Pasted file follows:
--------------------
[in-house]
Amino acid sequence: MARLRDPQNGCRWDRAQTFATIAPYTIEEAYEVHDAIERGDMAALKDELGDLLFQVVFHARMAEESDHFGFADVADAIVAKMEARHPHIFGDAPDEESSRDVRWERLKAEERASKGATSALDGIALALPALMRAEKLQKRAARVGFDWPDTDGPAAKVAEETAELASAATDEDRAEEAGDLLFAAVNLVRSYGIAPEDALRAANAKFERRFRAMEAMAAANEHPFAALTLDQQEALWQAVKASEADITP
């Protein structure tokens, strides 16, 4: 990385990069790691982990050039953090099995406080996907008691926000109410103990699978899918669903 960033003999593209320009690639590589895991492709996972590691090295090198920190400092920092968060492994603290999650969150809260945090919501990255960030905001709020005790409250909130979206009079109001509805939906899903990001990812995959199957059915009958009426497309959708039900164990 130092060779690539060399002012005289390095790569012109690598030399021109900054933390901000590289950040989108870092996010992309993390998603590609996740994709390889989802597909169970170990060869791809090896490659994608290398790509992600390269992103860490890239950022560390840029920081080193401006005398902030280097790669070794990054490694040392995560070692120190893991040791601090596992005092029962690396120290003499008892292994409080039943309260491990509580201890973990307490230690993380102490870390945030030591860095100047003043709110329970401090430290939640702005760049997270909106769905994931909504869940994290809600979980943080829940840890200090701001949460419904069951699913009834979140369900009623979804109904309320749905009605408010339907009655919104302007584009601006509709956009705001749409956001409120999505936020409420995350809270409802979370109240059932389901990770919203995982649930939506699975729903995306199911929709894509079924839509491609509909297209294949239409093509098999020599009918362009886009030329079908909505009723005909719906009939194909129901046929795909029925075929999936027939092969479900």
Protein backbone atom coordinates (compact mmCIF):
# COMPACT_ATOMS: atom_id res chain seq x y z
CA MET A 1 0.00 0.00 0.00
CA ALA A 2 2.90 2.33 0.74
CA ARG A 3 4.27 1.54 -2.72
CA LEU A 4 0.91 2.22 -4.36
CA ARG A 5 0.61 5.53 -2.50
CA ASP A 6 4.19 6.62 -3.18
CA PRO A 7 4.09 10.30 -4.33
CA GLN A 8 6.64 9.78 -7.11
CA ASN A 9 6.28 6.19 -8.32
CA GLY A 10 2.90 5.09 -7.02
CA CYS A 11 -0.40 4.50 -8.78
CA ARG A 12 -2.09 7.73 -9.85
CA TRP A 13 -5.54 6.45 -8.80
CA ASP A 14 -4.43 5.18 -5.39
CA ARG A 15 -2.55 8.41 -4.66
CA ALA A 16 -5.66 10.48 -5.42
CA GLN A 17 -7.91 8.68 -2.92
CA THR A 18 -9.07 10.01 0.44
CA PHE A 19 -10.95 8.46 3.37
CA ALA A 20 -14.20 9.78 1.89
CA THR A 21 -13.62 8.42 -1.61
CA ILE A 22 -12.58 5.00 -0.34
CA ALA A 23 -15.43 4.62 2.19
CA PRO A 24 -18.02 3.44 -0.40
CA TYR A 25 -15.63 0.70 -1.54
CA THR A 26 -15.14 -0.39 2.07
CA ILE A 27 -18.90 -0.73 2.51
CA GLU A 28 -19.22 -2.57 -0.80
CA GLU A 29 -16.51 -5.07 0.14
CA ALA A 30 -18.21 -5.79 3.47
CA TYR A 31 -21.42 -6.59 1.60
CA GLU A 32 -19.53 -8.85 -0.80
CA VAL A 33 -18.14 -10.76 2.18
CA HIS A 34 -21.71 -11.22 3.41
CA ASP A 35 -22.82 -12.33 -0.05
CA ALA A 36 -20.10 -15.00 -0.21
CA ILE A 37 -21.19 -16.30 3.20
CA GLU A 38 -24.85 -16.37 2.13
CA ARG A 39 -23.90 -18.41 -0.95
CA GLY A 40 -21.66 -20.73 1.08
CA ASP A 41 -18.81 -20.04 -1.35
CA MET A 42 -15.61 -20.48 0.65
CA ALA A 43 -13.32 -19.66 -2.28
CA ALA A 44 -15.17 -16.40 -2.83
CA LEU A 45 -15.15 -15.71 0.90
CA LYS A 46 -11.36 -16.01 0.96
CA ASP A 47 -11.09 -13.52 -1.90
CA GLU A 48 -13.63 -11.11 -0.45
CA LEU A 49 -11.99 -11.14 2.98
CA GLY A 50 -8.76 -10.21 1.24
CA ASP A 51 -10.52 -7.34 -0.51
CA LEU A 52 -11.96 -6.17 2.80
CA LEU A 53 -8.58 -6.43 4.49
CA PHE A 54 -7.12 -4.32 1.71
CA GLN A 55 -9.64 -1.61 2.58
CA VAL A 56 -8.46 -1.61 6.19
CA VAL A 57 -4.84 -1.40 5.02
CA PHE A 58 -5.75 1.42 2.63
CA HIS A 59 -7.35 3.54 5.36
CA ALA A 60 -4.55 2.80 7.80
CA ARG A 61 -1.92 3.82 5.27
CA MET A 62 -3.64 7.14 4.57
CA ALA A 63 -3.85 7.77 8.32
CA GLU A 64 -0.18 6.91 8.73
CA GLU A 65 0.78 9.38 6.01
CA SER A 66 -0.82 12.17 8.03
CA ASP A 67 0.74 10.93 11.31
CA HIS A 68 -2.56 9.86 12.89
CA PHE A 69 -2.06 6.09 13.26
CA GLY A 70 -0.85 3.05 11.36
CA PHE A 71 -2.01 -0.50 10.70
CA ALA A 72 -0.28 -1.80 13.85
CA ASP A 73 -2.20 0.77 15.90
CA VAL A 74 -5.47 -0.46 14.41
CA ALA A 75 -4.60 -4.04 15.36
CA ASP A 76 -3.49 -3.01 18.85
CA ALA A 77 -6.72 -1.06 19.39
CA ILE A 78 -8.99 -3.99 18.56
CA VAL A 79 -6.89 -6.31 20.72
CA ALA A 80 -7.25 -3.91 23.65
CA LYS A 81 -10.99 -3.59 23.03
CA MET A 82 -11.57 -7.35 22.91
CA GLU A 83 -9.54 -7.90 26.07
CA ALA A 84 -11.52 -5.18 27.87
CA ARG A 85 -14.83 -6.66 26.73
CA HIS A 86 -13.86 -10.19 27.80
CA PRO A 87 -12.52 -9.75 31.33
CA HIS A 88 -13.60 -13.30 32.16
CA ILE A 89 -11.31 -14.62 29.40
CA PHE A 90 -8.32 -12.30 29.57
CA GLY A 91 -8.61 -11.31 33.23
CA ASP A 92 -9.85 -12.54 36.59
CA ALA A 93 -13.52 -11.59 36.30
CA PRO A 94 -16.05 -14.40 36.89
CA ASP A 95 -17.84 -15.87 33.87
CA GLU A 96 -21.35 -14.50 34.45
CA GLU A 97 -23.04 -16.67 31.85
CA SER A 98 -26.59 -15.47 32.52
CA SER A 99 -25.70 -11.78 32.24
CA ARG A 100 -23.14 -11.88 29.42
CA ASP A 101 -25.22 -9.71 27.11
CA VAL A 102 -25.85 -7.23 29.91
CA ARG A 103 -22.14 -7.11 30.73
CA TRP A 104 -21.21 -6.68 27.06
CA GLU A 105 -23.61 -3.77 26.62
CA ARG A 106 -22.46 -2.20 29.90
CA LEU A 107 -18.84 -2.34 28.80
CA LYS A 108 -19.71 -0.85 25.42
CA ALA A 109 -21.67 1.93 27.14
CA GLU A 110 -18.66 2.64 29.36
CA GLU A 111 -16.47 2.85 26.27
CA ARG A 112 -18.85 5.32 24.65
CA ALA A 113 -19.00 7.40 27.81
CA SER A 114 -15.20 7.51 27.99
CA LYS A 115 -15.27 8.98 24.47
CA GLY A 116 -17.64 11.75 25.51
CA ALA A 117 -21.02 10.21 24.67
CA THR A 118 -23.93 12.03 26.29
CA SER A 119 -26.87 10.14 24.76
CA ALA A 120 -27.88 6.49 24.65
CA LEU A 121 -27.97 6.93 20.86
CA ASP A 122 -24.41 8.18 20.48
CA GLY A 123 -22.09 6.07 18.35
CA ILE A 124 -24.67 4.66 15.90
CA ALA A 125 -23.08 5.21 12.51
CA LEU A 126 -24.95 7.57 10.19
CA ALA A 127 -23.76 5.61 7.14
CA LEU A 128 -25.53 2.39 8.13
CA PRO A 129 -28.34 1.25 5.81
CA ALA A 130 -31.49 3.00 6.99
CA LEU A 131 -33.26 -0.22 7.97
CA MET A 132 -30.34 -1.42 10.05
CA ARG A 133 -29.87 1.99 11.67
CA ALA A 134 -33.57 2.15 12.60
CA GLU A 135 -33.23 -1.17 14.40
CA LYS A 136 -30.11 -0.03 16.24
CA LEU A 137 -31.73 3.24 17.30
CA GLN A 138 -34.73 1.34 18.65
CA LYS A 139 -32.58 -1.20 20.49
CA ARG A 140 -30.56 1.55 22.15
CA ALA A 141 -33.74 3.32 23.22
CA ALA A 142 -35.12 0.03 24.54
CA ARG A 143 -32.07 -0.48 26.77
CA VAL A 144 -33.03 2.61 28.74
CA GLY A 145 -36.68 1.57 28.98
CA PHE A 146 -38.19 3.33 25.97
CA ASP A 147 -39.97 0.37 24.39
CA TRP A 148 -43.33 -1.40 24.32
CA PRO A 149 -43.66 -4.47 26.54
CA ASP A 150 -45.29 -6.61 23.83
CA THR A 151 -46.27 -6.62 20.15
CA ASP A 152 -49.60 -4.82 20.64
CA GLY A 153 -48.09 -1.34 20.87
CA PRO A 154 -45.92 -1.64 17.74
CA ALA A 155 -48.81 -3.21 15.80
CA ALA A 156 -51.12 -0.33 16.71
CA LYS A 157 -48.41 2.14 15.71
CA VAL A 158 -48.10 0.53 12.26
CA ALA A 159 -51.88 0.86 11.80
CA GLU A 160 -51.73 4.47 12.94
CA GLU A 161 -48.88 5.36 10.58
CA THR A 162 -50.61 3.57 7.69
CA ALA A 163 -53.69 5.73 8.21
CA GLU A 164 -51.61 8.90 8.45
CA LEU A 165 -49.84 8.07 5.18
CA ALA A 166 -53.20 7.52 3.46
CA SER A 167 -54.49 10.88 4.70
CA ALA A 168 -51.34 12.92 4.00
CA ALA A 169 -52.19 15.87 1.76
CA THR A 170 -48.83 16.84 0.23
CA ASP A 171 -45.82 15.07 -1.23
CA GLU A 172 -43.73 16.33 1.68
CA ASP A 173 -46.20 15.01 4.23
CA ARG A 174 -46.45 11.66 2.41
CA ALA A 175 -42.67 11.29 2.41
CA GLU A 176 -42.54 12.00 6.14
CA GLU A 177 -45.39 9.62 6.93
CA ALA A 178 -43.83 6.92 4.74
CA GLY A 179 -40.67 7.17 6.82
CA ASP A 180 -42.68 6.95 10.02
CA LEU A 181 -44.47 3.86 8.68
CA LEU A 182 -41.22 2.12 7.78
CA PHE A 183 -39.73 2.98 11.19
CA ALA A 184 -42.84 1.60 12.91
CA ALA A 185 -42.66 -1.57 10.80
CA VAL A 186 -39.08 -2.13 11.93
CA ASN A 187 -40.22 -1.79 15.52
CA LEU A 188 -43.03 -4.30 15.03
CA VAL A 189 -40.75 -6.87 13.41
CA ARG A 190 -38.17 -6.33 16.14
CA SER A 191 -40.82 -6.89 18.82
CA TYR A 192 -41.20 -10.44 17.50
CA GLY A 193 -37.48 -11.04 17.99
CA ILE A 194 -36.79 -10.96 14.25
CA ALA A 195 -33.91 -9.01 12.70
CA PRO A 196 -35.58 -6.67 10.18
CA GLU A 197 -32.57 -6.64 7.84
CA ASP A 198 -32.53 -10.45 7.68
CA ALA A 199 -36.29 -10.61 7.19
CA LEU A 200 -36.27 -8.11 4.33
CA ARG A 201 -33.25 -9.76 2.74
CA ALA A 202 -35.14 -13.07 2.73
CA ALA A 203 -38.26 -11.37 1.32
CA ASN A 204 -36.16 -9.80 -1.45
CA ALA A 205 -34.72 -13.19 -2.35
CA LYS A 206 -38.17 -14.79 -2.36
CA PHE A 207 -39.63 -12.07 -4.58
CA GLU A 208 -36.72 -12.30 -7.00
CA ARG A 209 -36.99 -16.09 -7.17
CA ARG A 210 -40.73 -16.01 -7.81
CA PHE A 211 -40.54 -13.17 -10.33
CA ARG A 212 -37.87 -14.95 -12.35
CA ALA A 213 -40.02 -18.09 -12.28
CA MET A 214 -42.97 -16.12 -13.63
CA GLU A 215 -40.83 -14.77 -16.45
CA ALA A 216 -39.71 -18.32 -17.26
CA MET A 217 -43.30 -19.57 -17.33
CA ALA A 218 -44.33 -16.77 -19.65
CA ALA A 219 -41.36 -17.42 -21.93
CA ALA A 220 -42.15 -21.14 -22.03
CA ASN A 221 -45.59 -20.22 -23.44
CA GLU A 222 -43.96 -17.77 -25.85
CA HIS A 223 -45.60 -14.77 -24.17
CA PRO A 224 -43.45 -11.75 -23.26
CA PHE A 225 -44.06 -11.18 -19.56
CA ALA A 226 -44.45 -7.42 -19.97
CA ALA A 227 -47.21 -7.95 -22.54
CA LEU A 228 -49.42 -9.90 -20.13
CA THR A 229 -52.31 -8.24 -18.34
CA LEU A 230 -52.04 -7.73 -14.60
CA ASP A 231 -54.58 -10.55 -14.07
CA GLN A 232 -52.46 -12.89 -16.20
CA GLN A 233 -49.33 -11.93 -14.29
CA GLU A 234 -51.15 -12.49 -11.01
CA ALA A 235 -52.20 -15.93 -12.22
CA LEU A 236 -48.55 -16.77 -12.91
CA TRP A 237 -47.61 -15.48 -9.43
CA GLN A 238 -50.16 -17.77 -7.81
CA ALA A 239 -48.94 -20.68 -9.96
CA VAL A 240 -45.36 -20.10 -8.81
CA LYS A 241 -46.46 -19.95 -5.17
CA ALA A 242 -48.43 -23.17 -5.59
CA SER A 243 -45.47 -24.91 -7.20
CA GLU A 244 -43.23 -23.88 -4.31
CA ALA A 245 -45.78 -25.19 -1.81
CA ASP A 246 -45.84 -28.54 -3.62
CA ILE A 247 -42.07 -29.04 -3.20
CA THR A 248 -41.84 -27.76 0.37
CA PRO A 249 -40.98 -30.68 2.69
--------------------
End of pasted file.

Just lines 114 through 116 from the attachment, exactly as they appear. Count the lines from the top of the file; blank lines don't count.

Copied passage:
CA ALA A 109 -21.67 1.93 27.14
CA GLU A 110 -18.66 2.64 29.36
CA GLU A 111 -16.47 2.85 26.27